We sent written communications to all our customers, giving them information on the protocol being followed for health and safety, and provided employee contacts so they could get their queries addressed.

We were also cognisant of financial constraints, and offered flexibility of payments on a case-by-case basis. Transparent two-way communication, timeliness and empathy were the pillars on which we built our strategy, to keep our customers and other stakeholders connected and assured. The most important lesson was that being agile and resilient were more important than just being prepared.

Jenni Wenkel MRICS

Head of corporate real-estate asset management, Erste Group Bank AG, and RICS Austria Advisory board chair; Vienna, Austria

I work in one of the most modern office complexes in Austria, the Erste Campus in Vienna. When the company moved here five years ago, we created a paperless working environment with open space and desk sharing. This was a challenge on many levels, but 5,500 colleagues worked successfully there every day.

Then COVID-19 broke out and suddenly home offices became compulsory. After the first hard lockdown in spring 2020, staff were able to spend half their working time in the office and half at home. In technical terms, this switch was accomplished in less than a week thanks to our excellent IT department.

Microsoft Teams became our new medium, with hardly any noticeable impact on work performance. It was amazing to observe how differently the individual team members reacted to this new situation. Depending on their respective circumstances, some coped very well with the new way of life, while others missed the exchange and social interaction.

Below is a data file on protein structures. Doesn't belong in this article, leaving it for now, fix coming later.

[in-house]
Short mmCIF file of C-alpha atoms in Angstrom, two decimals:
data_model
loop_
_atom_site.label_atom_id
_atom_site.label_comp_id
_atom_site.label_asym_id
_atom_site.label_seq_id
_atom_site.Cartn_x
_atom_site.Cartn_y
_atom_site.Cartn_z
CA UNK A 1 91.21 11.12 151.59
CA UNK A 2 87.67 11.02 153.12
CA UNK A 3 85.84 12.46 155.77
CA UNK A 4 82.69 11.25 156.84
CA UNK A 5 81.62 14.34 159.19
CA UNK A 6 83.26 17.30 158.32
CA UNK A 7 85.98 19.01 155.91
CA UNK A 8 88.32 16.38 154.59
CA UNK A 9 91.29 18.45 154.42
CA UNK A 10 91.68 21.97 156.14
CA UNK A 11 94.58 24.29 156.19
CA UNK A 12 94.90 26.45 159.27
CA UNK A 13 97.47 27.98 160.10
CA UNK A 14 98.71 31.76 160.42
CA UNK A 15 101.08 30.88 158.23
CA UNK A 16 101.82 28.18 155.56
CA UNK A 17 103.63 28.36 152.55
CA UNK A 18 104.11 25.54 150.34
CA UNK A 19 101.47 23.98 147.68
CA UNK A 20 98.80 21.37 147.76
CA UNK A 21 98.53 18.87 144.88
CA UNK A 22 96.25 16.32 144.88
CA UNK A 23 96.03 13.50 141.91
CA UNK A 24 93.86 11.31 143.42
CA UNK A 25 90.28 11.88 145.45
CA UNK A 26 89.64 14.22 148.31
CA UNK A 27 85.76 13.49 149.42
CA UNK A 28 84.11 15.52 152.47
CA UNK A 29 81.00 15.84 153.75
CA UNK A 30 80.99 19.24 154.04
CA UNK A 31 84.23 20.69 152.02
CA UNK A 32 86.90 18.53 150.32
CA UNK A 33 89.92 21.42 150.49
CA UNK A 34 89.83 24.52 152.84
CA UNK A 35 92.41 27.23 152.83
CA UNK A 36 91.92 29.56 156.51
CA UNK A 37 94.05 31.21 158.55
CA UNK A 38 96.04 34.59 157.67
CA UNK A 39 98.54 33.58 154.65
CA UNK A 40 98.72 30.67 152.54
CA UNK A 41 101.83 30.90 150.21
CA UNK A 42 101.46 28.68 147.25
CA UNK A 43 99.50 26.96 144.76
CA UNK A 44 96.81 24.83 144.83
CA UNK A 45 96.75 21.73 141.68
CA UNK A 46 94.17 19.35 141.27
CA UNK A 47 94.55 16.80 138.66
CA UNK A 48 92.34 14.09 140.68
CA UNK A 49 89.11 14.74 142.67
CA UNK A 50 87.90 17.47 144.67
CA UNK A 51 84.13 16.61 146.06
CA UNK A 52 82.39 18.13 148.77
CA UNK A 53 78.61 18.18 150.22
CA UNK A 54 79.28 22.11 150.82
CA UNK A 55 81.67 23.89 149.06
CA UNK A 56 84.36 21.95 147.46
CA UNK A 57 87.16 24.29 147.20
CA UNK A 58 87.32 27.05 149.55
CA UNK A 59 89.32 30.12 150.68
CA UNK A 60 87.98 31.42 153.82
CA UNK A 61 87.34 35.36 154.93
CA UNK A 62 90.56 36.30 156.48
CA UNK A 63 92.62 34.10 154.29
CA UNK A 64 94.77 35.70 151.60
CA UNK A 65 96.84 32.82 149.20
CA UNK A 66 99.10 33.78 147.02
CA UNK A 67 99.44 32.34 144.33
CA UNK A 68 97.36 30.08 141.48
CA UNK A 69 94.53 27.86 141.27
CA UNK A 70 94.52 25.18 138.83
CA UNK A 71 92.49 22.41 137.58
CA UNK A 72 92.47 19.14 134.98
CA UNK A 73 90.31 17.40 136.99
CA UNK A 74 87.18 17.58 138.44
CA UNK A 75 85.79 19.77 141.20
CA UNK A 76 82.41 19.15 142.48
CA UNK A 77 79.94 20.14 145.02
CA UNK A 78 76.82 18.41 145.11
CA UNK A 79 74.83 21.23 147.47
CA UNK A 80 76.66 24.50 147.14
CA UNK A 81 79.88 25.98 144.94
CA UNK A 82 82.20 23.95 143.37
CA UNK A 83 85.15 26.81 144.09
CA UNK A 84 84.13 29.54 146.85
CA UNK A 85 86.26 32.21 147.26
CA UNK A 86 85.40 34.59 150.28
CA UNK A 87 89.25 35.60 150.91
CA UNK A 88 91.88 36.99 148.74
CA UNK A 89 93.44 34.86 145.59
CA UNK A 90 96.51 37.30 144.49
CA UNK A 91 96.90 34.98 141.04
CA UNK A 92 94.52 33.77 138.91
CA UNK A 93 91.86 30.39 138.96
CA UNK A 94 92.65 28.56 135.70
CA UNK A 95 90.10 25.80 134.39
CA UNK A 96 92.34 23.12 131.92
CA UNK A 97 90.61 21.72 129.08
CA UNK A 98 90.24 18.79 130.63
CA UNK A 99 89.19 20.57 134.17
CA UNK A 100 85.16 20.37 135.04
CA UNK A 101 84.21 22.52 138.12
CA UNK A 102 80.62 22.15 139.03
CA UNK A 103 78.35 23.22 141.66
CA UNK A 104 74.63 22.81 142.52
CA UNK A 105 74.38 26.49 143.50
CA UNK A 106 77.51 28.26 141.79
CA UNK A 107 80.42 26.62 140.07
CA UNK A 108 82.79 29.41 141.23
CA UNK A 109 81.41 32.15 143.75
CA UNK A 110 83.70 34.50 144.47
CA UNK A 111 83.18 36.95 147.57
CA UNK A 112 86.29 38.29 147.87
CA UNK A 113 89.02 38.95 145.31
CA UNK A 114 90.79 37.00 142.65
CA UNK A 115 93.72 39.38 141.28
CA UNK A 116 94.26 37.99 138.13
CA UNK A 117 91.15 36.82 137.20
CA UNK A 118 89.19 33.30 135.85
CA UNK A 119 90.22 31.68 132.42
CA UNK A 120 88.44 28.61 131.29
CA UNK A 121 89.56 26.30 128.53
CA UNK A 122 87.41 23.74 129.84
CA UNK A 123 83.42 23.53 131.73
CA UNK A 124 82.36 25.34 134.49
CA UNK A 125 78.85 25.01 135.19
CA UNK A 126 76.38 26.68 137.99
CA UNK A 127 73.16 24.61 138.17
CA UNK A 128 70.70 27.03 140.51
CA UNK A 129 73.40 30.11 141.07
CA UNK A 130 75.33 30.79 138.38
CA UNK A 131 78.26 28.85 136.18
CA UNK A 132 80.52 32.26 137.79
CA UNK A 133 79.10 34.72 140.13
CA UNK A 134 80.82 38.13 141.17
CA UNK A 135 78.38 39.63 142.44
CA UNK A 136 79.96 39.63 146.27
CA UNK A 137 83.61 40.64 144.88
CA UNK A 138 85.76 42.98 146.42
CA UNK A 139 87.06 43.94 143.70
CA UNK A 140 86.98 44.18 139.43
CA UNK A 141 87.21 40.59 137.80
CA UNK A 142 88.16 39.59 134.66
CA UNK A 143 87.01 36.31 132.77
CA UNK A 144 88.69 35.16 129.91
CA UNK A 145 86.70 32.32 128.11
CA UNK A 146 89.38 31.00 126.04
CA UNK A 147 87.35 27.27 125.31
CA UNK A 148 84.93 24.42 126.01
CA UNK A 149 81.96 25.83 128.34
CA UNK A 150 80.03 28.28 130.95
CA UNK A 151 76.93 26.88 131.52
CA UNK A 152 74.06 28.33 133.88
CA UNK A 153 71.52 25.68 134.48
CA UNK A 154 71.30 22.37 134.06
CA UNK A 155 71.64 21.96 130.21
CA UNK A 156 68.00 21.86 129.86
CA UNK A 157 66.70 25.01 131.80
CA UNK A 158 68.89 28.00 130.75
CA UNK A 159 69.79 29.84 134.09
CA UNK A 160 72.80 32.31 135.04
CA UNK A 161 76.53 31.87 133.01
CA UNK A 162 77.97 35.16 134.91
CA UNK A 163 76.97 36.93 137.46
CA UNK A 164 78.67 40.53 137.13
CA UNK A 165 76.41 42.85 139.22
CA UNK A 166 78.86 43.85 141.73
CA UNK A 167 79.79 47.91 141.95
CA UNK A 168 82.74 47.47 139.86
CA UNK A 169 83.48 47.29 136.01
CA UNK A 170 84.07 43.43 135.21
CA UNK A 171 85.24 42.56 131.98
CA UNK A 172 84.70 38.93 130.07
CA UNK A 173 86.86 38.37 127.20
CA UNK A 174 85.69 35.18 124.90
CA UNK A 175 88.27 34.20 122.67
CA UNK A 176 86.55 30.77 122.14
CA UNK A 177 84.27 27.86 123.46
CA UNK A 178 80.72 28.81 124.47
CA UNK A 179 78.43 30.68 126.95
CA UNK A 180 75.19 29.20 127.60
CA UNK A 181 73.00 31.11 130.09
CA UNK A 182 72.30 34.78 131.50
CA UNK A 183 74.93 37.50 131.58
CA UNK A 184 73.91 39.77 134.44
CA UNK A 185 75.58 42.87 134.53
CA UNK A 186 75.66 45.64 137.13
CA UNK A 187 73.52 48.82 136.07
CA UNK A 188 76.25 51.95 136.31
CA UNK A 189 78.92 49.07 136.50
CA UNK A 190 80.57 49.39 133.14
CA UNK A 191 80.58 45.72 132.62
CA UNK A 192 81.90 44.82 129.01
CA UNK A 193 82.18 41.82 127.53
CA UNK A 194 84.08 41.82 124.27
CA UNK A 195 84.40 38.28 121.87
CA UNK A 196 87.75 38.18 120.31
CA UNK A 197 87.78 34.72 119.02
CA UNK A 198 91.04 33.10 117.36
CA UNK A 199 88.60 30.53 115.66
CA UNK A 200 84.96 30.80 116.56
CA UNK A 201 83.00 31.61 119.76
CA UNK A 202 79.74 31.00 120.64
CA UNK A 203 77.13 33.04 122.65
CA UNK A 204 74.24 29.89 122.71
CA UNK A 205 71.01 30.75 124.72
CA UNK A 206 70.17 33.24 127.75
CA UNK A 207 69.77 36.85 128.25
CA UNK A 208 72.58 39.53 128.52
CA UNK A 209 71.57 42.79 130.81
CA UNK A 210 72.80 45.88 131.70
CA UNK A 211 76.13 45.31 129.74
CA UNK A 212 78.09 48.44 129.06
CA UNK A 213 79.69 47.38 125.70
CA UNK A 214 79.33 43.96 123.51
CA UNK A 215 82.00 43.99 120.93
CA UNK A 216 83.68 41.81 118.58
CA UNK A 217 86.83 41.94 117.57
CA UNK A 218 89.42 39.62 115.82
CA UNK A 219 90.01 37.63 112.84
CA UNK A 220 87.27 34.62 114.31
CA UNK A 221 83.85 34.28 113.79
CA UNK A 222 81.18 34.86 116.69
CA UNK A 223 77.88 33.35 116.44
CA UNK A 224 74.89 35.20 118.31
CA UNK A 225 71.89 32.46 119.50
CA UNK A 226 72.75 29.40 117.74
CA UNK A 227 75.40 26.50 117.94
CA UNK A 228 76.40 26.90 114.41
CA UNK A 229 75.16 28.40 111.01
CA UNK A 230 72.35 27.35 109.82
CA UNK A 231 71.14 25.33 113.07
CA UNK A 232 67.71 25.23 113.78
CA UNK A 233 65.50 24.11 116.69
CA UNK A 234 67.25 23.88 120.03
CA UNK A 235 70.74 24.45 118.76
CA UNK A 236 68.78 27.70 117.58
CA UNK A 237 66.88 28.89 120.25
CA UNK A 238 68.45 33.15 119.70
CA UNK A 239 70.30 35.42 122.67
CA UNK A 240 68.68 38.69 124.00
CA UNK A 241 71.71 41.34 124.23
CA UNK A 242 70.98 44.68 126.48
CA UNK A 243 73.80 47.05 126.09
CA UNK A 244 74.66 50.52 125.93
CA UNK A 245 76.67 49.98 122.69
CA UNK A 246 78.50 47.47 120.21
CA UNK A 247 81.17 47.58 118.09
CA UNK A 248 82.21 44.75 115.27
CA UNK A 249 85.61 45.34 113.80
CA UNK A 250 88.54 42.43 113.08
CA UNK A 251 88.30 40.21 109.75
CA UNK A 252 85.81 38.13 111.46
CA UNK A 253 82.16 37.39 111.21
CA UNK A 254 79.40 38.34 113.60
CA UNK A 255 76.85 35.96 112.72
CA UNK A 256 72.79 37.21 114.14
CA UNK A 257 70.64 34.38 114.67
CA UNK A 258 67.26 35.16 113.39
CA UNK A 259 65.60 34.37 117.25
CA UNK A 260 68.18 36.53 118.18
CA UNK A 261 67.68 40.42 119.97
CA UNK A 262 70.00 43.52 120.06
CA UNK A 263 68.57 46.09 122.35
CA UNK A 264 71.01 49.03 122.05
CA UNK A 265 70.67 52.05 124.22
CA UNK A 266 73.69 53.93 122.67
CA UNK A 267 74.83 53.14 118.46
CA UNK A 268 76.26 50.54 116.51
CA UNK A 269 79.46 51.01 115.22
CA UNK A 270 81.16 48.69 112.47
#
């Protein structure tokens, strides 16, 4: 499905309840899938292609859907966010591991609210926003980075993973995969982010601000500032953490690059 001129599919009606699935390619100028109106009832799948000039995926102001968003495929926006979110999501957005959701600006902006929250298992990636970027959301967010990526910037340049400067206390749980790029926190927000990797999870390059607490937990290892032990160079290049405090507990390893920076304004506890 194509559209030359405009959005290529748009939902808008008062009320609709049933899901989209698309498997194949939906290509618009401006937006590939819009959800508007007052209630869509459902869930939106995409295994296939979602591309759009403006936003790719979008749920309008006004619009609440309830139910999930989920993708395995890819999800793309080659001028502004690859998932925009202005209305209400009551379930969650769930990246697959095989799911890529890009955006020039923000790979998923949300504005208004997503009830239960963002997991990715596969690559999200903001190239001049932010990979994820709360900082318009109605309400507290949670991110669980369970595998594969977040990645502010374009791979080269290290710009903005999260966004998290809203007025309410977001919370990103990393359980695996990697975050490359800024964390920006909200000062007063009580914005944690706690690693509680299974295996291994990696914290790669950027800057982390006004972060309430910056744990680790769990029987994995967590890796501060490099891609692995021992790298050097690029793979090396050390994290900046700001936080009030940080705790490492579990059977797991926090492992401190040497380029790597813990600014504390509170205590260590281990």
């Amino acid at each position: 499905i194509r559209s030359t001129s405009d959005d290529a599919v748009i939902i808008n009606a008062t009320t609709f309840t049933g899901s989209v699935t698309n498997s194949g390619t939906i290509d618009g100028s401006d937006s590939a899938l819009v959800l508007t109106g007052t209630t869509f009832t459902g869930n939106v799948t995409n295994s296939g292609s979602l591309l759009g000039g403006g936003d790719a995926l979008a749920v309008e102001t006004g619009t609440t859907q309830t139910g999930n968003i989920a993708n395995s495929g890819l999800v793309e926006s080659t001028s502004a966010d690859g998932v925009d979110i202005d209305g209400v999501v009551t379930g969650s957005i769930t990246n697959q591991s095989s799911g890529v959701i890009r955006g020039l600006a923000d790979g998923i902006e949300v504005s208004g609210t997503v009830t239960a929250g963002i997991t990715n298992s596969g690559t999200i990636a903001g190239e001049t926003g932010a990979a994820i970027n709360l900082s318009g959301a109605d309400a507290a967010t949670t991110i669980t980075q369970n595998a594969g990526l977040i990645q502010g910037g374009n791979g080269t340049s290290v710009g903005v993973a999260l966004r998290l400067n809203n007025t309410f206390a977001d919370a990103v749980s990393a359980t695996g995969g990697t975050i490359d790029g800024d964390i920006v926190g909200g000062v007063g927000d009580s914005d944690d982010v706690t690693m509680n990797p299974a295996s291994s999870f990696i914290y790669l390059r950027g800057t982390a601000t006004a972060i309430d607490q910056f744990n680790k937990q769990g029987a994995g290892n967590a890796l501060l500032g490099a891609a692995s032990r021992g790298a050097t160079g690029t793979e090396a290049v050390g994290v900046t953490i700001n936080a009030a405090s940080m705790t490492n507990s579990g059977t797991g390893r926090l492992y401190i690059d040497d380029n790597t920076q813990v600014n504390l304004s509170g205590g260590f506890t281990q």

We have since found a good mixture. Sometimes, we just call each other to ask how we are. Communication has become clearer, I have noticed. But we are certainly looking forward to sitting together in the office again – or in a beer garden!

Sunny Ping Zhang FRICS

Executive Director, Citic Capital, RICS China advisory board member, and RICS Asia educational standard board member; Beijing, China

With the unprecedented challenge of COVID-19, online meetings, online shopping and online learning became key words for most people in China in the first few months of 2020. I led some virtual discussions with many professionals, including MRICS and FRICS, on the impact of the pandemic on China’s real-estate market and what investors, operators and landlords should do. As the pandemic gradually comes under control, economic activities have been recovering step by step.

I planned and chaired a webinar on real-estate investment trusts and asset management for a series that the RICS World Built Environment Forum (WBEF) organised last June. Working with the RICS China team, we invited four popular speakers from Beijing, Shanghai and Guangzhou to share professional insights with members online.

Last July, I was also invited to join RICS WBEF in Shanghai and hosted a panel discussion with four chief information officers on the subject of real-estate investment market outlook after the pandemic. Meanwhile, as a professor at the Renmin University of China, I completed eight courses for MBA students, with a few experts to share fresh views on finance and real estate.

Even though the situation remains difficult, I am maintaining a positive attitude and never stop moving forward.